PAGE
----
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Mahama wanted to teach at UDS than become running mate – Manasseh’s Book reveals

Source The Ghana Report/Edwin Appiah

A fascinating book into the life of former President John Mahama reveals the then National Democratic Congress (NDC) MP for Bole/Bamboi constituency wanted to quit politics.

The Fourth John written by investigative journalist Manasseh Azure reveals John Dramani Mahama wanted to lecture at the University for Development Studies (UDS).

Mahama had studied for a postgraduate degree in 1988 at the Institute of Social Sciences in Moscow in the Soviet Union, specialising in Social Psychology.

This was after completing a degree in History in 1981 at the University of Ghana and obtaining a postgraduate diploma in Communication Studies in 1986.

After working at the Embassy of Japan and later international non-governmental organisation, Plan Ghana,  Mahama ventured into national politics.

The 39-year old graduate was elected the Member of Parliament for Bole/Bamboi constituency in 1996.

He held the seat for three terms before becoming running mate to 2008 NDC Presidential candidate Prof. John Evans Atta Mills.

The admission letter that almost came

But that almost didn’t happen as John Mahama contemplated a move into the classroom.

Being in Parliament since 1997, John Mahama told his associates he would not be seeking another term in Parliament in the 2008 parliamentary elections.

From 2006, he had resolved to pursue a Ph.D. and had begun the admission process, the book reveals.

 

“The northern caucus had the agenda of grooming him for the presidency. The 2004 election was his last parliamentary had told friends and people around him that he would go back to school and transition into the next phase of his life, outside politics.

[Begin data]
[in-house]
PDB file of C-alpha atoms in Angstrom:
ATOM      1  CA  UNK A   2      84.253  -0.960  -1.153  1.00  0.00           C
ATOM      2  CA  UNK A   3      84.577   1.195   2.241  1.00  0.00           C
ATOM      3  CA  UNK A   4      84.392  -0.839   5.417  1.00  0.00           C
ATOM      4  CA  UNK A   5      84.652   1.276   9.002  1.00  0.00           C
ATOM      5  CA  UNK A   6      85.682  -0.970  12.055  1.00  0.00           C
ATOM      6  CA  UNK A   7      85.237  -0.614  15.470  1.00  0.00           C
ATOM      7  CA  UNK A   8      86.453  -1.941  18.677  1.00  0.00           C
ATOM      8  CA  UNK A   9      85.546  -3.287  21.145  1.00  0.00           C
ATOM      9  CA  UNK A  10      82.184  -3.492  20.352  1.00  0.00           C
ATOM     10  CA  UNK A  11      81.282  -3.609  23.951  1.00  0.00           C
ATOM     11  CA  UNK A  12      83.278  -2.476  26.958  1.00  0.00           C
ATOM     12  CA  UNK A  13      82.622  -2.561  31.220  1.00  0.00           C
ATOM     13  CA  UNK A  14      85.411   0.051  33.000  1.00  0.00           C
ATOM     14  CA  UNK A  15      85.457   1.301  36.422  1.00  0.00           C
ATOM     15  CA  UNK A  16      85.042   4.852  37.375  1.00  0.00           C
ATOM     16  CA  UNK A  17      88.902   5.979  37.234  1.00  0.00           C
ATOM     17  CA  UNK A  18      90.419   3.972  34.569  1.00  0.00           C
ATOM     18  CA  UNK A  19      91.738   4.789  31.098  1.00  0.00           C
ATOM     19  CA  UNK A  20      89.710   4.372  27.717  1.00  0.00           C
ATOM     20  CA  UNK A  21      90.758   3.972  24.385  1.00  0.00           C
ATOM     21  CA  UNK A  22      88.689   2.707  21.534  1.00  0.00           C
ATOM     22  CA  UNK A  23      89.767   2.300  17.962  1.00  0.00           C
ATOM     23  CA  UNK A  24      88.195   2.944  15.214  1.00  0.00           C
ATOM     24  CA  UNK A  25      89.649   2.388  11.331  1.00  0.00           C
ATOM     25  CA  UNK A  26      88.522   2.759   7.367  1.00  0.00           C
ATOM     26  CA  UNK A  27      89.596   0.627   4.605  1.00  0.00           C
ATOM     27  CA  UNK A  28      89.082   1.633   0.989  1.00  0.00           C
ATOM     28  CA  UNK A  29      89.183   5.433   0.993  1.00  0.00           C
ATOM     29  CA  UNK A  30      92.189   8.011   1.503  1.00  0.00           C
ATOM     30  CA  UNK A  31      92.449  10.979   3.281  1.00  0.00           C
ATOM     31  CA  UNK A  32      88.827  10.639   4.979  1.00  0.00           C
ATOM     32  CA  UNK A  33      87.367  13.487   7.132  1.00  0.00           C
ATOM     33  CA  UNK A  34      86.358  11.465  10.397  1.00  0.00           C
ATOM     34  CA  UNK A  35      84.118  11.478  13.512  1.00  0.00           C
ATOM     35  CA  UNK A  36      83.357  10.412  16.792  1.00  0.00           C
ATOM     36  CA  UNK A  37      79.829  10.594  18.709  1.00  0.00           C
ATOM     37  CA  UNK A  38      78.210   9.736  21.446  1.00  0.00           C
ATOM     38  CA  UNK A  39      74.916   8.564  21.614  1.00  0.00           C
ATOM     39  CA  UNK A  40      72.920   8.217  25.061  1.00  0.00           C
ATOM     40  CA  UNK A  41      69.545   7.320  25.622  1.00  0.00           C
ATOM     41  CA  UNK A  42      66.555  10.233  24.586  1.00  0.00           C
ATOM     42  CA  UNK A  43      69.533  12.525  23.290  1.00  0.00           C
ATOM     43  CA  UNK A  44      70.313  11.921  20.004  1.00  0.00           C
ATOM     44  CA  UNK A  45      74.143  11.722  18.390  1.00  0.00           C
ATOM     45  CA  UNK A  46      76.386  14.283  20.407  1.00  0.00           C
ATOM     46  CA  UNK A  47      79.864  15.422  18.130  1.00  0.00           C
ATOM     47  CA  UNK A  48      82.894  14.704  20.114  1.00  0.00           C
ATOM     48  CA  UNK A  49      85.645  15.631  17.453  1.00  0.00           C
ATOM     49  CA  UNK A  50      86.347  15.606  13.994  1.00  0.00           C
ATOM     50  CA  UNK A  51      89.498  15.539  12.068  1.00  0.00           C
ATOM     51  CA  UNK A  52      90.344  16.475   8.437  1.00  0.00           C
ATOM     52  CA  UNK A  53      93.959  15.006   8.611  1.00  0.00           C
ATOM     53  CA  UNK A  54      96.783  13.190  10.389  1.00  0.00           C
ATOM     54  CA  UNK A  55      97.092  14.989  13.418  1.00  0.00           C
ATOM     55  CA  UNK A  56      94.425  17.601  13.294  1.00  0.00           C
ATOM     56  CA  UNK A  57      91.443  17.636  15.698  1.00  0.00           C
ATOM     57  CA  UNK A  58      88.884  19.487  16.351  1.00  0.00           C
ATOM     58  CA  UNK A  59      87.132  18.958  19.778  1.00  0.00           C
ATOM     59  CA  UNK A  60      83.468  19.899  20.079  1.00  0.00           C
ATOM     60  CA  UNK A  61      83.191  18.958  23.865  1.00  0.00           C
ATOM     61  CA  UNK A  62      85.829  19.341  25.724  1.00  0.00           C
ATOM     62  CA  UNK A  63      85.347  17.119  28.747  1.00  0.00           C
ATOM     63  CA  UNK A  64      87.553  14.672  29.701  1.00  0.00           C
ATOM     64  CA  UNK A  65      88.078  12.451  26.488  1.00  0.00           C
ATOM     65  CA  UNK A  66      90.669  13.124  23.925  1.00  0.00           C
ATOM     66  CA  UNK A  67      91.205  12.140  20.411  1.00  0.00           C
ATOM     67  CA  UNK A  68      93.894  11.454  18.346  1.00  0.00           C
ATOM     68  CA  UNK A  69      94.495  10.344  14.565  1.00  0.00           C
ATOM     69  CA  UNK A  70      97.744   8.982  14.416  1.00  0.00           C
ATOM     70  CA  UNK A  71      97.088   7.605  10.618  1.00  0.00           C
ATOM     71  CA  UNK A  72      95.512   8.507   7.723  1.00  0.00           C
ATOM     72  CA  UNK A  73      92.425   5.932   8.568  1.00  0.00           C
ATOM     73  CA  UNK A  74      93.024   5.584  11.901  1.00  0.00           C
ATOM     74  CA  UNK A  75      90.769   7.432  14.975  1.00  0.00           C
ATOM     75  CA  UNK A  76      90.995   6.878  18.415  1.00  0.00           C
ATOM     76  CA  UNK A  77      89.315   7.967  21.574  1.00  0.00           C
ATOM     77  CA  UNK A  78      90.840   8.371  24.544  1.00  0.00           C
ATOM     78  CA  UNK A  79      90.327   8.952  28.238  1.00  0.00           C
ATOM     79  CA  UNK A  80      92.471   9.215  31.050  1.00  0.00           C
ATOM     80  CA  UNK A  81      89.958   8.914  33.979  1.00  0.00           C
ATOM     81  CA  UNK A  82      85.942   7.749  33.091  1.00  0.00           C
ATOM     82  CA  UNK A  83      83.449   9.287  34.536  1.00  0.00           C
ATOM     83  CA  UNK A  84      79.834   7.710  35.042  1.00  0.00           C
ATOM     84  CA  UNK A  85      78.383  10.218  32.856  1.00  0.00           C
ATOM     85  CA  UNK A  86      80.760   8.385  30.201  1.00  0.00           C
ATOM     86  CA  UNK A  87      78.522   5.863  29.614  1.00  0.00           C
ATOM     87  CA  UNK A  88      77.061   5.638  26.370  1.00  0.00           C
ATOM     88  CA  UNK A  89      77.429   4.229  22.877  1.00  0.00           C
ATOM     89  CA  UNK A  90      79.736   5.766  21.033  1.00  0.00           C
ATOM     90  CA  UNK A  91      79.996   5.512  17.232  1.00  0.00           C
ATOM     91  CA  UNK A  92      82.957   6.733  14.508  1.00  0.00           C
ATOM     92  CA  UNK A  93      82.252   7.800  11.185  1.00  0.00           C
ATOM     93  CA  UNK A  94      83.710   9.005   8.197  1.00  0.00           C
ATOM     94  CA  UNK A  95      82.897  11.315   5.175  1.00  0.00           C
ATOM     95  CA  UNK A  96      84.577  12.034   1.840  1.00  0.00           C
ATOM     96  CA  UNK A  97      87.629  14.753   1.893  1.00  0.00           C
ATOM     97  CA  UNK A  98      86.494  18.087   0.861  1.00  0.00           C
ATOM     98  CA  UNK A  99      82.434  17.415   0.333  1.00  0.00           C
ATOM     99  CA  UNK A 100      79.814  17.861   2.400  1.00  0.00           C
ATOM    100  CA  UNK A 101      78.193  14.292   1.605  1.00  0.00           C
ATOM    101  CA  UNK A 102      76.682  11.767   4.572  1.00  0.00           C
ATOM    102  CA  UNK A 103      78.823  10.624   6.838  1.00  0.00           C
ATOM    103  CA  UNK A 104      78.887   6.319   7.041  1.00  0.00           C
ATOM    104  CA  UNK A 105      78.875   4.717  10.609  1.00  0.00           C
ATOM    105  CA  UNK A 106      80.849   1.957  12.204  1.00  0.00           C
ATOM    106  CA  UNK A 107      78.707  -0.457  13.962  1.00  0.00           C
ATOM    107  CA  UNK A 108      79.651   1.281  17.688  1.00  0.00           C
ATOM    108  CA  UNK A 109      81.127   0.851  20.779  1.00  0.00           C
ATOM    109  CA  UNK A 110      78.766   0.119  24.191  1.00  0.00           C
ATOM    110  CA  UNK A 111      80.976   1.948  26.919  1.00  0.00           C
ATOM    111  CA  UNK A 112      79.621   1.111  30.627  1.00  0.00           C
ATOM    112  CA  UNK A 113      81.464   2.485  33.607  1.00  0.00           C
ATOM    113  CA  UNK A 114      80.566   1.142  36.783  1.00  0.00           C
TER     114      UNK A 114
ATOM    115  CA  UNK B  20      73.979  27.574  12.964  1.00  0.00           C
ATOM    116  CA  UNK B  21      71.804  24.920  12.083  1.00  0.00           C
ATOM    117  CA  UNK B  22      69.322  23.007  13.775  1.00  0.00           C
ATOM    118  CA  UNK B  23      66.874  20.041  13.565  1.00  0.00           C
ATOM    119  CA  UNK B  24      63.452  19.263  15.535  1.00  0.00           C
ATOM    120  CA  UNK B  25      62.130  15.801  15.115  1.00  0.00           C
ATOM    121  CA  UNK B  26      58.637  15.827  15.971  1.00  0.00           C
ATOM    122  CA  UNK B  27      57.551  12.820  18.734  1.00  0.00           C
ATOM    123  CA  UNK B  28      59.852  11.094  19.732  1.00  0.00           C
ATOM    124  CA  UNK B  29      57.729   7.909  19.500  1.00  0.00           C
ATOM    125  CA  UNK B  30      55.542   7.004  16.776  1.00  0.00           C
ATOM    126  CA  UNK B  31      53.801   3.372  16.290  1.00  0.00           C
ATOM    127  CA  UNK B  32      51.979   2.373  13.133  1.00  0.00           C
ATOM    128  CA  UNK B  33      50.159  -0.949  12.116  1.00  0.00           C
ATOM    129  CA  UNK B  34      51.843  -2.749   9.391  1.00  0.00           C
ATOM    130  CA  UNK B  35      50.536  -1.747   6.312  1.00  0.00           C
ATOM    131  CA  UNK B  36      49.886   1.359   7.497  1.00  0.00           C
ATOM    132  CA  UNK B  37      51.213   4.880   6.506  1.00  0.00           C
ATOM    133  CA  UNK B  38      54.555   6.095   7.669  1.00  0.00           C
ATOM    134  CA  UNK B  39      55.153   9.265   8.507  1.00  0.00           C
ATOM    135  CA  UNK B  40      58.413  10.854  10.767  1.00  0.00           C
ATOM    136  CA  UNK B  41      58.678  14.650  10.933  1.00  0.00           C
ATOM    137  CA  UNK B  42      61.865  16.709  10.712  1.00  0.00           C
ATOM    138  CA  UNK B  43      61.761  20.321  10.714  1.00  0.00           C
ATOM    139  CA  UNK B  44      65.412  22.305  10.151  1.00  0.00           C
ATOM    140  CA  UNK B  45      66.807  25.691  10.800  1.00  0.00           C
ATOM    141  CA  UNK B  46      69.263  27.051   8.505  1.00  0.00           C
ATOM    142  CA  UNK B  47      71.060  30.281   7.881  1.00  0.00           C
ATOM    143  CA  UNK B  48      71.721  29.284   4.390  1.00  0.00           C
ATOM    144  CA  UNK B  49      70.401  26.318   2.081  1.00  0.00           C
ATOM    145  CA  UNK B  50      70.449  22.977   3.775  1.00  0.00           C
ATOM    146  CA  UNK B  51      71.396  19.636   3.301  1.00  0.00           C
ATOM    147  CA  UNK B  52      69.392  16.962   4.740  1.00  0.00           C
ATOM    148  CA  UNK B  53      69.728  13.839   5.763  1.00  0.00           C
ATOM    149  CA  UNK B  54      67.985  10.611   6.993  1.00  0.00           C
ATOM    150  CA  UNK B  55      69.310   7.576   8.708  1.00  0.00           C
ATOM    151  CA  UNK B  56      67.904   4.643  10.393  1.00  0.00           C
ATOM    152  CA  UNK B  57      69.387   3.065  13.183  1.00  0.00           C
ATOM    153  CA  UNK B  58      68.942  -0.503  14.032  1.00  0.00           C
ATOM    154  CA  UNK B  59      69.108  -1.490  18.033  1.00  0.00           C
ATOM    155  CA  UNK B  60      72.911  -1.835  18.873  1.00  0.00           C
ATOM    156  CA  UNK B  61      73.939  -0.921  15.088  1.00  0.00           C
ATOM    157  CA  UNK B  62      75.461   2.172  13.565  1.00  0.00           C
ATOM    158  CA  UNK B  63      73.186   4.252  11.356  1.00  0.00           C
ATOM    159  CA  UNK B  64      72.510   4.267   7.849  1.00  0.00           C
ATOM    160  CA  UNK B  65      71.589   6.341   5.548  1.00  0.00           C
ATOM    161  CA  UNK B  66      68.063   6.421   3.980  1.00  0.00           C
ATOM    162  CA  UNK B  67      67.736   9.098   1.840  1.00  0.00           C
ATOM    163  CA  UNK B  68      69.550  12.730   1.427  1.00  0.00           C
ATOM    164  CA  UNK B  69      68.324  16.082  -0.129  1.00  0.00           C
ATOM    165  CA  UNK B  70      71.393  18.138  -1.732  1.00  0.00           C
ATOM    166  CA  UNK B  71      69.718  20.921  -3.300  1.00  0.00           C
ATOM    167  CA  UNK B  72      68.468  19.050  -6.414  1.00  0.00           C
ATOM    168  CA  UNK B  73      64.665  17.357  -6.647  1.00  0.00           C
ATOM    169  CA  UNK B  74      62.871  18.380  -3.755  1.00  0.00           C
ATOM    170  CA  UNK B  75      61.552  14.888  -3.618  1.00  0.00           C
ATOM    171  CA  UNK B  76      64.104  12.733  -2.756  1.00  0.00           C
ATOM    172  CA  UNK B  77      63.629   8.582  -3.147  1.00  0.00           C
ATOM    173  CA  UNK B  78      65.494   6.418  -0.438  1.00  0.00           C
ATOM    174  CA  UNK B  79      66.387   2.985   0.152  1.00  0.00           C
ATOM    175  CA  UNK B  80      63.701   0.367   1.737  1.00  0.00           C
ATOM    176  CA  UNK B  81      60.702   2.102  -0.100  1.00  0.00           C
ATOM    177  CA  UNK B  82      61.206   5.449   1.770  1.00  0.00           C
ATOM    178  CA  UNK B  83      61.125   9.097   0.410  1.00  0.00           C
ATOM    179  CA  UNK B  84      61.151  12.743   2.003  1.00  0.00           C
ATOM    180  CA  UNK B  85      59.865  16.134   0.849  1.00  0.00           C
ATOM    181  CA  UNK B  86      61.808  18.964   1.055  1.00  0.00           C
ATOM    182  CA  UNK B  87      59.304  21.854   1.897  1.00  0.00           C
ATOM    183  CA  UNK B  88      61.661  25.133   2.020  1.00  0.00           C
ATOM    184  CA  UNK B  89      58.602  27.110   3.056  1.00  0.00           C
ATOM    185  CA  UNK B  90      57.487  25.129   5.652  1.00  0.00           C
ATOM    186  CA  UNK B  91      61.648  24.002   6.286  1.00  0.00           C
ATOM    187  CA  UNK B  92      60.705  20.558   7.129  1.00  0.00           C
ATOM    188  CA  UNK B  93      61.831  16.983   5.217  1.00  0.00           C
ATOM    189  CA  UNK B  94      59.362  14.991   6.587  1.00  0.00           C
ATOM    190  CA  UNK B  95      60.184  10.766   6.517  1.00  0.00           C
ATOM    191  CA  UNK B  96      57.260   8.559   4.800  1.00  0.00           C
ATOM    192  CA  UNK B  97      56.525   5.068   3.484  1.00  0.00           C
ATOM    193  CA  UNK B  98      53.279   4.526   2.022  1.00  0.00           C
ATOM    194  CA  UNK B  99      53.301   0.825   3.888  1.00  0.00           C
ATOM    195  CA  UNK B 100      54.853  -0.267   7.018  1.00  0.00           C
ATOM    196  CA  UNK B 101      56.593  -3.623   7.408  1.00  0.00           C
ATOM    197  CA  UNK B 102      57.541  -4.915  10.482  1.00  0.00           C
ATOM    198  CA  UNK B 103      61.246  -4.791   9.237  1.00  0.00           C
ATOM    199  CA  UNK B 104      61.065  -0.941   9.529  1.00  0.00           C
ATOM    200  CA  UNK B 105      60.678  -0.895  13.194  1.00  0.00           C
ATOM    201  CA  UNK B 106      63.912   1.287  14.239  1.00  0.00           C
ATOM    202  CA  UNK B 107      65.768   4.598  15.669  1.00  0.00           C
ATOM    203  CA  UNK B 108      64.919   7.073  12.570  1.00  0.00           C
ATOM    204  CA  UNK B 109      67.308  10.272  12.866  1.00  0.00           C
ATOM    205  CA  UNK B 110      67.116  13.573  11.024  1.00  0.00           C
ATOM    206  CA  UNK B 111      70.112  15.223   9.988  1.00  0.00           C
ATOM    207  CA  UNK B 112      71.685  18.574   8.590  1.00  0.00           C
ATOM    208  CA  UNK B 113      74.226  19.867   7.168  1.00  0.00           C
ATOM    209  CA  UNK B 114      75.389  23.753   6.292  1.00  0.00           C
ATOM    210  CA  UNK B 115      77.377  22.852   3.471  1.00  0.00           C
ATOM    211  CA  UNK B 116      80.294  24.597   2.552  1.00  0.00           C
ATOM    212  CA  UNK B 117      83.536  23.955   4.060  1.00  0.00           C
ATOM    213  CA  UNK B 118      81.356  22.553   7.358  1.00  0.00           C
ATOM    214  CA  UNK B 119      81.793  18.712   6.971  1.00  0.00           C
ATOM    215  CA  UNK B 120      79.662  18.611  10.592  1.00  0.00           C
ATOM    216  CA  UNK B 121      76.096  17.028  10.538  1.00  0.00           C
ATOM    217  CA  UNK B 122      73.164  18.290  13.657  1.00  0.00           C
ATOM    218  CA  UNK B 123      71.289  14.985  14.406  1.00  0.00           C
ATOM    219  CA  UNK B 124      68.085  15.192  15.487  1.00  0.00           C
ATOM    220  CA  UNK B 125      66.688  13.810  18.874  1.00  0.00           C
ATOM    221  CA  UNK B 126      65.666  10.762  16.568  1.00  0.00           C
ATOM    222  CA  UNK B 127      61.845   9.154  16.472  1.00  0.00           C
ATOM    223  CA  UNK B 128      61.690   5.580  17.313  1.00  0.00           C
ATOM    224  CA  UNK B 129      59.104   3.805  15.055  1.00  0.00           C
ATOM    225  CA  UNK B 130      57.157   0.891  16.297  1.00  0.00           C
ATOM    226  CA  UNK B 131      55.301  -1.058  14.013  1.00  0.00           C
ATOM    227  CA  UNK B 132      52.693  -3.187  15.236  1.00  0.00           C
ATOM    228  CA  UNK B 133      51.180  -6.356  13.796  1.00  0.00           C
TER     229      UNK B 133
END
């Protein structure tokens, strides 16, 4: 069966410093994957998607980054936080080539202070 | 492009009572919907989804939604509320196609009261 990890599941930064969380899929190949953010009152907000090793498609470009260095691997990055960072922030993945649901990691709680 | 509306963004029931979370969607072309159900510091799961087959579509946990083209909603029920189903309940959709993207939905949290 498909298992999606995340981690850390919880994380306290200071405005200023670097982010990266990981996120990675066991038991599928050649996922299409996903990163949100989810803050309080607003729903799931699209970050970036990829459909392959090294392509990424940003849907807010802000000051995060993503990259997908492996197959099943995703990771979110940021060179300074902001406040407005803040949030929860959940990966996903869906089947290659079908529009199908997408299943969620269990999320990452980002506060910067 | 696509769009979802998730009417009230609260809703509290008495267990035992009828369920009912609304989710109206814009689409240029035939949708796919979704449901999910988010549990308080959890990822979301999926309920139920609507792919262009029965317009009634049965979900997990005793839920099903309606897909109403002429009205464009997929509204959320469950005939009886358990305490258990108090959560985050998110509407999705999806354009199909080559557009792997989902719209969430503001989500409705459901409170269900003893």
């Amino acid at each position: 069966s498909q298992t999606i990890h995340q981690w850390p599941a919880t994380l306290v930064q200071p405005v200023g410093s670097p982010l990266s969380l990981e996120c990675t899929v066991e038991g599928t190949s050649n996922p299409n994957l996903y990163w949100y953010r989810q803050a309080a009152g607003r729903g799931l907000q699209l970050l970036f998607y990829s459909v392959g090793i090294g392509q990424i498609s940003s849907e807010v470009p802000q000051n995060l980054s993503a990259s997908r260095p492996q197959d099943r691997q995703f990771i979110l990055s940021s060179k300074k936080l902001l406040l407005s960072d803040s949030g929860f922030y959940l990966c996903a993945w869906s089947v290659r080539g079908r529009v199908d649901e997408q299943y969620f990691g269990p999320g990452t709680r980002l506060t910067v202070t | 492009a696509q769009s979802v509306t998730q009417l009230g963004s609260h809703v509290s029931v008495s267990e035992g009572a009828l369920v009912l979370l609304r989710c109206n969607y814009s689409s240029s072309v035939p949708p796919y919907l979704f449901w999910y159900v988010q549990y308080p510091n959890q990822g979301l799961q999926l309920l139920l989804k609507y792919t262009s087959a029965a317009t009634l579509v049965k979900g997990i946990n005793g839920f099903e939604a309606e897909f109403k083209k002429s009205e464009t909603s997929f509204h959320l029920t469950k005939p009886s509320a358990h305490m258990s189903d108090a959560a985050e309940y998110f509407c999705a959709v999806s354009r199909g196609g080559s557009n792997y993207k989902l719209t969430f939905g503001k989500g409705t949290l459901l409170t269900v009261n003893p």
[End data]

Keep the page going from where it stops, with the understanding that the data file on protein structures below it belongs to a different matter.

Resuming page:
“I had started the admission process and was school. I had told my constituents that I wasn’t going again. The University for Development Studies had just started and I wanted to contribute to the intellectual base of that university and impart knowledge,” Mr. Mahama said.

But the man who had won respect from both sides of the political divide had been penned down as running mate to Prof Mills.

Prof Mills had picked two running mates, former deputy Attorney-General Martin Amidu in 2000 and former NDC MP for Kumbungu, Muhammad Mumuni in 2004.  But lost both elections to the NPP’s John Agyekum Kufuor.

He was becoming a serial loser. He had one last crack at the Presidency in the 2008 polls. Political advisors settled on Mahama who was firming up plans to settle in academia.

The change that changed everything

Manasseh’s book reveals it took a lot of convincing and party pressure to get John Mahama to change course.

 

“Getting Mahama to rescind his decision of going to school was part of the initial resistance which Bagbin and others had to deal with. They told him he should think beyond himself, that he was being supported to represent a bigger interest, a service to his people. He was carrying the hopes and dreams of the north and he should not let his people down. They managed to convince him and his family also supported the ambition to get him to the next step of the political ladder. President Mills reportedly sent a respectable traditional ruler to speak to him at a point.”

A change which when it occurred changed the fortunes of the NDC and his own. The NDC won the 2008 presidential elections and Mahama at 50 years old would become Vice-President.

In July 2012, he would become President after Prof Mills died in office.

John Mahama won the 2012 presidential elections, becoming the first President, in the Fourth Republic, to have come from the northern part of the country.

He would however also become the first to lose power after one-term.

Dr Hilla Limman became the first northern to become President in 1979 (the Third Republic.)

 

 

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